From the top level professional athletes to young children in P.E., for one reason or another most of us enjoy the adrenaline rush and positive feedback associated with training hard and ramping up the intensity. But once the intensity is turned down to a sub-maximal level, trainers and coaches often times get blank stares from their students because they “don’t feel it,” or think the “exercises are too easy.”
If there’s one thing that is misunderstood about fitness and physical health is that we are biomechanically designed to perform intricate and dynamic movements, but in our modern lifestyles, we often times deprive our bodies of movements that keep the joints and tissues supple and mobile without over stressing the body.
Whenever I think about really strong and durable athletes, someone who is balanced in strength and flexibility comes to mind.
“Notice that the stiffest tree is most easily cracked, while the bamboo or willow survives by bending with the wind.” – Bruce Lee
In this article I am going to share with you some of my favorite moves that you can add into your daily life become more durable. Meaning that I want you to think about durability, as the ability to withstand wear, pressure, or damage, more so as a mindset and practice to keeping your body healthy and able, not just as part of your training.
That being said, the movements that we will cover can be added into your warm-ups, in-between sets, cool-downs, recovery workouts, as well as recovery drills that you practice whenever you’re feeling like tuning into your body and mobilizing your joints.
1. Standing Spinal Rolls
- 3 Rounds : 60 seconds on
- Minimal Rest Between Rounds
Starting in a standing position, tuck your chin and let your head hang. Articulate your spine over vertebrae at a time letting your arms hang loose. Tuck your abs in as your start rounding at your mid-back. Once you come to the bottom, let your upper body hang, drive the knees forward, tuck the pelvis under, and roll up slowly, reversing the movement.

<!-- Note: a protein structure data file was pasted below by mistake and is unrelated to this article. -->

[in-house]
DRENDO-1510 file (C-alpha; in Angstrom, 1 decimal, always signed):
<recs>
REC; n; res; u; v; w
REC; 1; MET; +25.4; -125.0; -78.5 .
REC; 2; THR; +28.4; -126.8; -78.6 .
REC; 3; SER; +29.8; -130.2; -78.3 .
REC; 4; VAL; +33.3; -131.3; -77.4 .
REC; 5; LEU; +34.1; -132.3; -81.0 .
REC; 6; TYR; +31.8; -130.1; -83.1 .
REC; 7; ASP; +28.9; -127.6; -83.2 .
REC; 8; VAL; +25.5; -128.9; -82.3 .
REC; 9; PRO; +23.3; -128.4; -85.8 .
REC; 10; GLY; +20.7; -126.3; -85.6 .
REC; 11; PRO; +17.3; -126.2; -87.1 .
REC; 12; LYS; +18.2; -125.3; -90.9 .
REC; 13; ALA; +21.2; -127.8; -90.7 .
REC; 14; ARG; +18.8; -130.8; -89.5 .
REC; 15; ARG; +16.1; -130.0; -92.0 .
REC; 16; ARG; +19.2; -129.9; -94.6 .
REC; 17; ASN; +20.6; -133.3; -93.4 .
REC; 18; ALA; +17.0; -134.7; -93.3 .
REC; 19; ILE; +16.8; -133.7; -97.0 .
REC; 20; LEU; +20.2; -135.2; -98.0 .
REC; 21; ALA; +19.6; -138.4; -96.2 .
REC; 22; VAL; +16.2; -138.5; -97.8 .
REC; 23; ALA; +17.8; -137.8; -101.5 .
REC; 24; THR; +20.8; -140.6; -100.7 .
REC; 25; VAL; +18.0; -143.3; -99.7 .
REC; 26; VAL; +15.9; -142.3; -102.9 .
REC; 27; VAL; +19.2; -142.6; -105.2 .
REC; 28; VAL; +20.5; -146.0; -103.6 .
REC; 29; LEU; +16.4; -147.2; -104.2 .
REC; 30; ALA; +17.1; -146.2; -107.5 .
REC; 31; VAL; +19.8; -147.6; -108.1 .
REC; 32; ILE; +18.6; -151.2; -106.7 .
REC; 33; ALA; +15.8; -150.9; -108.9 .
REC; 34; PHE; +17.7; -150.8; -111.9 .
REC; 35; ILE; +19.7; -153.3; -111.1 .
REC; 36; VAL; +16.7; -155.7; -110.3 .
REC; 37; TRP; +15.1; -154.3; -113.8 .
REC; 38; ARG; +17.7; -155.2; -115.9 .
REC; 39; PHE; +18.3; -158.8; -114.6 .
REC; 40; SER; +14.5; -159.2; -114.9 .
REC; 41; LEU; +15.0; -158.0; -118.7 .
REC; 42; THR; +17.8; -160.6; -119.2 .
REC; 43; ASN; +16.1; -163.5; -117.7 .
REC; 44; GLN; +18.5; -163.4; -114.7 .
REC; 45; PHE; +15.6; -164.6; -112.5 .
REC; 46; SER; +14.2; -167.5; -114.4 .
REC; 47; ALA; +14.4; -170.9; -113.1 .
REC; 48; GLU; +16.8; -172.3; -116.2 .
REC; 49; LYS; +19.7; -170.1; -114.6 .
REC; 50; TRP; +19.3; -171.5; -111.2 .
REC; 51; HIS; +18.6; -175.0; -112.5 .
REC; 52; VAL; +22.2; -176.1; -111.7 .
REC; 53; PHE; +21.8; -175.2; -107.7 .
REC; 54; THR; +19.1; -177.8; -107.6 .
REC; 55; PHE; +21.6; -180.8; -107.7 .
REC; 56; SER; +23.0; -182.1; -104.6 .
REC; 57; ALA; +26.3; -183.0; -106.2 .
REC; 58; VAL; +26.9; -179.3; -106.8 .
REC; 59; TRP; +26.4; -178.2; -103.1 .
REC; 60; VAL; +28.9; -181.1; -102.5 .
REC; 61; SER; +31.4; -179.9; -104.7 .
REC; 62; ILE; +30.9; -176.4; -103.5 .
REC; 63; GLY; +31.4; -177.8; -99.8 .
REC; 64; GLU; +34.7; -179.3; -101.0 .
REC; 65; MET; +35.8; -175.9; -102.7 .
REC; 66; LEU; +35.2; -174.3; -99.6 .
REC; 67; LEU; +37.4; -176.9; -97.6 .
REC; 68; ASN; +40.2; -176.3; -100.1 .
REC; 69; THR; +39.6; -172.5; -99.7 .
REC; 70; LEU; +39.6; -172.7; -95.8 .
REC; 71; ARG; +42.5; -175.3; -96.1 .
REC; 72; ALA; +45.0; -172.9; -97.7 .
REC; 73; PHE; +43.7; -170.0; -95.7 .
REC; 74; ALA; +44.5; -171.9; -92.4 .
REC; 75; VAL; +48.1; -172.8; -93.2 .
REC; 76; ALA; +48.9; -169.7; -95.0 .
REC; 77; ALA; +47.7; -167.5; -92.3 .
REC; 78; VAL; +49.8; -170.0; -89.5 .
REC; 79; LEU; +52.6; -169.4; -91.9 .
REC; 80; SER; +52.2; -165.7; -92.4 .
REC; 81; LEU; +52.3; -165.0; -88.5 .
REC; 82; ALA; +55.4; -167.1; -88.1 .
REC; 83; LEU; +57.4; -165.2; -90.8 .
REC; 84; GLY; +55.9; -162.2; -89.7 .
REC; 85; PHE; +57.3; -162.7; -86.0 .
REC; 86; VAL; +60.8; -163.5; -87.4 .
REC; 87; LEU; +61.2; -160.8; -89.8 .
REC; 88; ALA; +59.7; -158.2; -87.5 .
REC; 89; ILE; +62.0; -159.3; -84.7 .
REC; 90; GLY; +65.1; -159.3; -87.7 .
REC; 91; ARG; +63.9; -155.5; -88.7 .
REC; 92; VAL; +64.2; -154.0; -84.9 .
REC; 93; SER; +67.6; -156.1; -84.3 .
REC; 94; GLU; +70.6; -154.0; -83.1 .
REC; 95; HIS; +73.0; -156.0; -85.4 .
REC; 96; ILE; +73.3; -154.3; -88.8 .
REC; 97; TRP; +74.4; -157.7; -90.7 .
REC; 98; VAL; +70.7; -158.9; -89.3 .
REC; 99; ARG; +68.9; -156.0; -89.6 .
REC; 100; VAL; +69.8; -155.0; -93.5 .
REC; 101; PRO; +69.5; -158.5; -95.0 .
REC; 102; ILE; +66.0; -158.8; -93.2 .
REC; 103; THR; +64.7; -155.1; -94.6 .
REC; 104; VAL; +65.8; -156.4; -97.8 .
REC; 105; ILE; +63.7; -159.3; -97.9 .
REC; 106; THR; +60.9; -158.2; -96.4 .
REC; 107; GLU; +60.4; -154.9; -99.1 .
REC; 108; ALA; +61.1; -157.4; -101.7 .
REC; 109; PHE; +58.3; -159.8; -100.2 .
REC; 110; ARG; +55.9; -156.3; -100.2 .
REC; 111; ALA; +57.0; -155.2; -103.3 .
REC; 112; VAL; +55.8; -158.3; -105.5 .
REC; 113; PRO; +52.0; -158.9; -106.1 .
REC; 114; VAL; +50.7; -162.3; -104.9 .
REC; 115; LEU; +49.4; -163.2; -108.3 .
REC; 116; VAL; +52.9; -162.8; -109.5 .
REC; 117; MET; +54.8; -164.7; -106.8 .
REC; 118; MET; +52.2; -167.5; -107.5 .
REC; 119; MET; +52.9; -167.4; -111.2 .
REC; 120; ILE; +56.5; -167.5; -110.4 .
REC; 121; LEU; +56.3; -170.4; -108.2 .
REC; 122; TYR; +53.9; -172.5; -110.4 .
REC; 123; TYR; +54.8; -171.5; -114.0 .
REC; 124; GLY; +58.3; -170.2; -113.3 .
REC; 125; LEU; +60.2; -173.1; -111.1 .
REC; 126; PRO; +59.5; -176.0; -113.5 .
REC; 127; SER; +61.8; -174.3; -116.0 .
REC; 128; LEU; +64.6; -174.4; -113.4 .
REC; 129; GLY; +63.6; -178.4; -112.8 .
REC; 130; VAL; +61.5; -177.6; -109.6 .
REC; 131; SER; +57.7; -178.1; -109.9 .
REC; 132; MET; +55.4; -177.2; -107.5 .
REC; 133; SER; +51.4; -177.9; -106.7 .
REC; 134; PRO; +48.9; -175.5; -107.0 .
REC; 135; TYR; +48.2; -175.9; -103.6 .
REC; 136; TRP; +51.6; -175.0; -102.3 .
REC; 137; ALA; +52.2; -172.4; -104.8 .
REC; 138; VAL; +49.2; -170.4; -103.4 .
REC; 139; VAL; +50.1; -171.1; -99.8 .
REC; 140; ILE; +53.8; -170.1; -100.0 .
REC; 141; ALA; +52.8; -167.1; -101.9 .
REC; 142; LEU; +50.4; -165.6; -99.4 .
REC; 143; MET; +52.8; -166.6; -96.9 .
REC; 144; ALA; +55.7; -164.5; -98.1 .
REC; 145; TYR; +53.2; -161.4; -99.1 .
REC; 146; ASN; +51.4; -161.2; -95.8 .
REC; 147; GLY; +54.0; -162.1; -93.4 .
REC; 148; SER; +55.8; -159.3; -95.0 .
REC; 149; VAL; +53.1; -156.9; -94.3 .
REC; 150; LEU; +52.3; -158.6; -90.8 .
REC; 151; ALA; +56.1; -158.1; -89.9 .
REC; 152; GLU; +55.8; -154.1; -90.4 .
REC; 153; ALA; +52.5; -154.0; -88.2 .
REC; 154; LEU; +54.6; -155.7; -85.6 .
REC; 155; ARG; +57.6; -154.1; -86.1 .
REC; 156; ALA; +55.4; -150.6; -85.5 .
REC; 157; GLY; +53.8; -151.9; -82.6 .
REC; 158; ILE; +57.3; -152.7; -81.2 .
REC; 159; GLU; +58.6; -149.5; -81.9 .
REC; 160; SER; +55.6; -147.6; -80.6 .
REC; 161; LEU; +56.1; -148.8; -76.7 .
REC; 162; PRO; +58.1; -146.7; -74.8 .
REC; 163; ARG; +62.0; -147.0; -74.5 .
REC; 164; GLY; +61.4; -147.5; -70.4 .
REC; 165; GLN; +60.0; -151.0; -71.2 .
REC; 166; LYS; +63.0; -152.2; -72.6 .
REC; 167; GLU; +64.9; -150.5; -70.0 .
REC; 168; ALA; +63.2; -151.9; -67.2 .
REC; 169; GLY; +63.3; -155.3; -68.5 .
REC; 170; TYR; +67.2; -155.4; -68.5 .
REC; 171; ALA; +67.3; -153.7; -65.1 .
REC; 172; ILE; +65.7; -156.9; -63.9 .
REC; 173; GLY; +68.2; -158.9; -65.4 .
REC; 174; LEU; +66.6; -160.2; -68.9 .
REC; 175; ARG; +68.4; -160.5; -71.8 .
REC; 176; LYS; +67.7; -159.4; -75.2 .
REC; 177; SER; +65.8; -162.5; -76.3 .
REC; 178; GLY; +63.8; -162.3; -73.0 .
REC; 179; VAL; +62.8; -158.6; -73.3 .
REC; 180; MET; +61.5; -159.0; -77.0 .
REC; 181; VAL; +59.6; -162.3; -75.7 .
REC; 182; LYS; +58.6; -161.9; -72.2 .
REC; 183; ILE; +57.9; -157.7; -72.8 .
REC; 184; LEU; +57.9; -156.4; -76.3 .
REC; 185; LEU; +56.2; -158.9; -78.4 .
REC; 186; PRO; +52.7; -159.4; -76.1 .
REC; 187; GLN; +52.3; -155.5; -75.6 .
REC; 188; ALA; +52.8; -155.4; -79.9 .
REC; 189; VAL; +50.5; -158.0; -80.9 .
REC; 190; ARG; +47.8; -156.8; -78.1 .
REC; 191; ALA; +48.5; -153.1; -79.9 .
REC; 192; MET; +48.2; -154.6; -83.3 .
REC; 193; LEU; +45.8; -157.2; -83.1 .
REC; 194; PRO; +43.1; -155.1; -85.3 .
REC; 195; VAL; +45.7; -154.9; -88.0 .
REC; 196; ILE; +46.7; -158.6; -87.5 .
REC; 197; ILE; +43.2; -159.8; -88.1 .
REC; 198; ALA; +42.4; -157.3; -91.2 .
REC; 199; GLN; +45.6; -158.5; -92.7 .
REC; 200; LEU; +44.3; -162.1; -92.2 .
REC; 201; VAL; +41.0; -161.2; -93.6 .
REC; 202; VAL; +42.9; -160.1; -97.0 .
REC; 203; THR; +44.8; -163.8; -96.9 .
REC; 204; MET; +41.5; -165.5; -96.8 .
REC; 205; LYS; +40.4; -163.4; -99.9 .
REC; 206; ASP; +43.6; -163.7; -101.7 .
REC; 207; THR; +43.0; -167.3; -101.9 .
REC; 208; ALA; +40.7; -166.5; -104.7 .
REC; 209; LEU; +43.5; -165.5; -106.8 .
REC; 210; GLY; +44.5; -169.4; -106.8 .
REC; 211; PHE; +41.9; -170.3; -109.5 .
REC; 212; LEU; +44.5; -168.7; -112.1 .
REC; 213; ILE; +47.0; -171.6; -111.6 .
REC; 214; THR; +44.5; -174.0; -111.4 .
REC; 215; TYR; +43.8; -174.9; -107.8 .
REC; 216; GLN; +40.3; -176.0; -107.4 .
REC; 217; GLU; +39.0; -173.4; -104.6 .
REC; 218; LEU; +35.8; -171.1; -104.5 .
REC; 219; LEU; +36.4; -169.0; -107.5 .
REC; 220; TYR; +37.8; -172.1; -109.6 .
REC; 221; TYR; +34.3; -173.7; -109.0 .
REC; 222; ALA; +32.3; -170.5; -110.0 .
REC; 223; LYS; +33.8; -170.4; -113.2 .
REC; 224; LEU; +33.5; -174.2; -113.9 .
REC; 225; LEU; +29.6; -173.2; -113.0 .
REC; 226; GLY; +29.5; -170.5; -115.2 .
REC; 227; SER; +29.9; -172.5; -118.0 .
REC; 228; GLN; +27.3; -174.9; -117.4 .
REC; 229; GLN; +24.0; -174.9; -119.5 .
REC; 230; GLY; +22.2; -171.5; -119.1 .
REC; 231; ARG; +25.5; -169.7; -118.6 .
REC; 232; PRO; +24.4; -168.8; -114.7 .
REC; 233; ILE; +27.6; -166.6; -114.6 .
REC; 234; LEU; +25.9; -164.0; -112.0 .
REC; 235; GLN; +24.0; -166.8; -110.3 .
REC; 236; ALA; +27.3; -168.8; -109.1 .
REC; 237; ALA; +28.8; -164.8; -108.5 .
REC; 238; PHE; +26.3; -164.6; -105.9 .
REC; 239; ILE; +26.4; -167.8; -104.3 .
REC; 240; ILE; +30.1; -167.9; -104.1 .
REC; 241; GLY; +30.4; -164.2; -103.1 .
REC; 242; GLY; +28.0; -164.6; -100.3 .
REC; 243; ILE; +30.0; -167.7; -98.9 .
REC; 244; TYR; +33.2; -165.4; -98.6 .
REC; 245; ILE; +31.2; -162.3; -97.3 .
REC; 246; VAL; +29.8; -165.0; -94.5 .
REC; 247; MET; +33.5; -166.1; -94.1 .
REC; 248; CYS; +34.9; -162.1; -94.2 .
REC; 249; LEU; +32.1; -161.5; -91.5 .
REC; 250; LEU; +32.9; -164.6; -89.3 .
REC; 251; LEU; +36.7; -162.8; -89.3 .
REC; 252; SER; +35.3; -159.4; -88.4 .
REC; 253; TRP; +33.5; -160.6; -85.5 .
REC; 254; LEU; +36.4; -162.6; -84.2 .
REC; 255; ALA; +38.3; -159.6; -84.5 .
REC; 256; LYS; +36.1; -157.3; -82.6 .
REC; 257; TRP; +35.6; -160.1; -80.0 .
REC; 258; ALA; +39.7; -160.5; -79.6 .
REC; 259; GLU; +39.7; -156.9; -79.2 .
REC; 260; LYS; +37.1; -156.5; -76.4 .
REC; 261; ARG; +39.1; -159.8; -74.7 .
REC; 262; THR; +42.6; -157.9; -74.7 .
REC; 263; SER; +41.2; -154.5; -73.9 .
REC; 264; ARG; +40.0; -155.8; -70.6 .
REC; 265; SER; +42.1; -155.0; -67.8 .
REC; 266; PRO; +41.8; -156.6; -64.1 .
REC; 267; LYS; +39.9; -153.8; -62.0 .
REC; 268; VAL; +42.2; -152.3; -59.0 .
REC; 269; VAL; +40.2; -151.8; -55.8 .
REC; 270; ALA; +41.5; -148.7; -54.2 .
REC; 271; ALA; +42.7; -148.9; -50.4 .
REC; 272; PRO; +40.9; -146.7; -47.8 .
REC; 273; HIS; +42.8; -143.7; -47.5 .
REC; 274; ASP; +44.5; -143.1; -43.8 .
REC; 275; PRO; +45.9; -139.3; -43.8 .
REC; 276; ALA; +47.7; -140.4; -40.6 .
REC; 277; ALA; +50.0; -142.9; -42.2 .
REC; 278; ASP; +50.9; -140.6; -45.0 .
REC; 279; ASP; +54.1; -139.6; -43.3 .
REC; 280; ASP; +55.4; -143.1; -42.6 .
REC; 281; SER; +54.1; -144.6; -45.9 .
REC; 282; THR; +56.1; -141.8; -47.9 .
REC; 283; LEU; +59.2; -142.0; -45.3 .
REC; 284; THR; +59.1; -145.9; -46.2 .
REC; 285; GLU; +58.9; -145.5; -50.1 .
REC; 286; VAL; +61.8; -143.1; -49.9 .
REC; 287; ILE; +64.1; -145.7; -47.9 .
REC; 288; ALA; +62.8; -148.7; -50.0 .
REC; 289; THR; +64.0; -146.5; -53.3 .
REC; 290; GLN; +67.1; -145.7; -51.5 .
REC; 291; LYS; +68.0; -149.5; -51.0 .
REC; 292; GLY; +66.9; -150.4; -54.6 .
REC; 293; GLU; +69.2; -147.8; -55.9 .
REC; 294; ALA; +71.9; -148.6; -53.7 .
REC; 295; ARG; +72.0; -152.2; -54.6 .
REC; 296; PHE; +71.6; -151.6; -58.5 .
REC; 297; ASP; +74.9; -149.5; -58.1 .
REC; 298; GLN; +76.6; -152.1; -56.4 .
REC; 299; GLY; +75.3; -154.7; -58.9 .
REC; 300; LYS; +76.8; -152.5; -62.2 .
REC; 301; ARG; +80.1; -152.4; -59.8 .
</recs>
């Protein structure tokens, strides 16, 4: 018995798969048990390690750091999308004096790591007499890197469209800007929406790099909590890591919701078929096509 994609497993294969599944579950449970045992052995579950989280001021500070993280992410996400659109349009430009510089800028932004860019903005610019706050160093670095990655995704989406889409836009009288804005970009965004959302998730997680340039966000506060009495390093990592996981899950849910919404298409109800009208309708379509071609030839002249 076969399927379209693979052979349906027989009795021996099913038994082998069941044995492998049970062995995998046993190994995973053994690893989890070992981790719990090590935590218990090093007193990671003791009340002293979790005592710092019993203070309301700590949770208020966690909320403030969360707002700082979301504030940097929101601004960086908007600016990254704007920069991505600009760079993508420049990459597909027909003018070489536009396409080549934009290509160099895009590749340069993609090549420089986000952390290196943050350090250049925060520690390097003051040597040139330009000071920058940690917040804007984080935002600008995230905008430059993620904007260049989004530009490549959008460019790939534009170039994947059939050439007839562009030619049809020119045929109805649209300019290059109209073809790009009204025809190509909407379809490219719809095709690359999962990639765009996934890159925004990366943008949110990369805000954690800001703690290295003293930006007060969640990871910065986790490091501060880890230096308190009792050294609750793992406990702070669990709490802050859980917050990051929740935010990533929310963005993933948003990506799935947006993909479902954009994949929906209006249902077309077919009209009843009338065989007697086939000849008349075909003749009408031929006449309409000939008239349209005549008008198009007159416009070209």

By far one of the best spine mobilization exercises that helps teach you how to articulate your spine one vertebrae at a time. Over time, you will gain more control and awareness of your posture and help loosen up your posterior chain.
2. Reaching Down Dog to Reaching Mt. Climber
- 3 to 5 rounds : 45 seconds each
- Rest as needed
From a plank position drive up into a downward dog as you reach one hand towards your opposite ankle. Then step the same side leg as the reaching arm outside the arm as you come into a plank. Pull the opposite side hand off the floor as you stack your shoulders and reach up.
This is a great exercise for lengthening the hamstrings and hip flexors, as well as getting some additional rotation through the mid-back. Adding a single arm reach in both position adds an element of shoulder stability as well.
3. Chest and Shoulder Mobility Flow
- 4 rounds : 60 seconds on
- Rest as needed
From a quadruped position, draw one elbow up towards the ceiling then thread it under your opposite arm. Reach as far as you can, bringing your shoulders onto the ground, and twist as you try to stack your shoulders on top of each other. Then reach up diagonally, putting your wrists in line with each other, drawing your hips back as you keep your forearm off the ground. Then reach out laterally towards the same side to lengthen the muscles of the chest. Repeat on the opposite side.
This ground-based movement is fantastic for opening up the lateral muscles of the upper body and arms. This active stretch also helps lengthen the muscles of the chest as well.
4. Tootsie Rolls
- 3 Rounds : 45 seconds each
- Rest as needed
Hinge at your hips keeping a long spine, grab your knees, keeping your feet firmly planted on the ground. Be sure to keep a tight core and tension in your glutes throughout this movement. Drive your knees forward as much as your can, out to the sides, back to full extension of the knee, and then in as much as you can. Reverse this motion with the feet planted. Then try to trail on the outside edges of your feet to get deeper into this movement, reverse directions.
I personally love this mobility drill for hitting the hips, knees, and ankles all at once with smooth, controlled rotational movements.
Feature image from @francheskafit Instagram page.